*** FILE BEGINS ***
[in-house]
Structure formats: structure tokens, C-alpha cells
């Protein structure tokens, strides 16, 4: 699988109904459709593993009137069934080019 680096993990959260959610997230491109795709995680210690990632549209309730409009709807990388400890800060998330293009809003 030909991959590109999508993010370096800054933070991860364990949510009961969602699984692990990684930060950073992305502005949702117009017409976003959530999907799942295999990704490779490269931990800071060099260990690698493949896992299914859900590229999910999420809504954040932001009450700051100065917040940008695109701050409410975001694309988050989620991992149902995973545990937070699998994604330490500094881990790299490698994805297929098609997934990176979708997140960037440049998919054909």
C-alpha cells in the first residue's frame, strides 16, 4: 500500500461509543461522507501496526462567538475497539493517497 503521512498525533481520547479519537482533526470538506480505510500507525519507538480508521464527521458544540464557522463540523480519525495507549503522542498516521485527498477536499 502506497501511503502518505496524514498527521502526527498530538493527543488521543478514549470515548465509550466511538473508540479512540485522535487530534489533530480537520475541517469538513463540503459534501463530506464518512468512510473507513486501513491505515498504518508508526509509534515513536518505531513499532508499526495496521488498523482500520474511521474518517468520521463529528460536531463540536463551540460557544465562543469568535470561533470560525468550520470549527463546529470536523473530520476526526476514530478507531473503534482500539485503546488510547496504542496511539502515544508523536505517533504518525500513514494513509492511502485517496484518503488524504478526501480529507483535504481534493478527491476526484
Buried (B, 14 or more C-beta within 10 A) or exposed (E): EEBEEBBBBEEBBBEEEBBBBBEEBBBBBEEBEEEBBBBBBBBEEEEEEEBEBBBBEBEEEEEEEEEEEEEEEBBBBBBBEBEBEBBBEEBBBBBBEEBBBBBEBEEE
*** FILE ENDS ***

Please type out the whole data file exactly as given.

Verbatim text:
[in-house]
Structure formats: structure tokens, C-alpha cells
């Protein structure tokens, strides 16, 4: 699988109904459709593993009137069934080019 680096993990959260959610997230491109795709995680210690990632549209309730409009709807990388400890800060998330293009809003 030909991959590109999508993010370096800054933070991860364990949510009961969602699984692990990684930060950073992305502005949702117009017409976003959530999907799942295999990704490779490269931990800071060099260990690698493949896992299914859900590229999910999420809504954040932001009450700051100065917040940008695109701050409410975001694309988050989620991992149902995973545990937070699998994604330490500094881990790299490698994805297929098609997934990176979708997140960037440049998919054909």
C-alpha cells in the first residue's frame, strides 16, 4: 500500500461509543461522507501496526462567538475497539493517497 503521512498525533481520547479519537482533526470538506480505510500507525519507538480508521464527521458544540464557522463540523480519525495507549503522542498516521485527498477536499 502506497501511503502518505496524514498527521502526527498530538493527543488521543478514549470515548465509550466511538473508540479512540485522535487530534489533530480537520475541517469538513463540503459534501463530506464518512468512510473507513486501513491505515498504518508508526509509534515513536518505531513499532508499526495496521488498523482500520474511521474518517468520521463529528460536531463540536463551540460557544465562543469568535470561533470560525468550520470549527463546529470536523473530520476526526476514530478507531473503534482500539485503546488510547496504542496511539502515544508523536505517533504518525500513514494513509492511502485517496484518503488524504478526501480529507483535504481534493478527491476526484
Buried (B, 14 or more C-beta within 10 A) or exposed (E): EEBEEBBBBEEBBBEEEBBBBBEEBBBBBEEBEEEBBBBBBBBEEEEEEEBEBBBBEBEEEEEEEEEEEEEEEBBBBBBBEBEBEBBBEEBBBBBBEEBBBBBEBEEE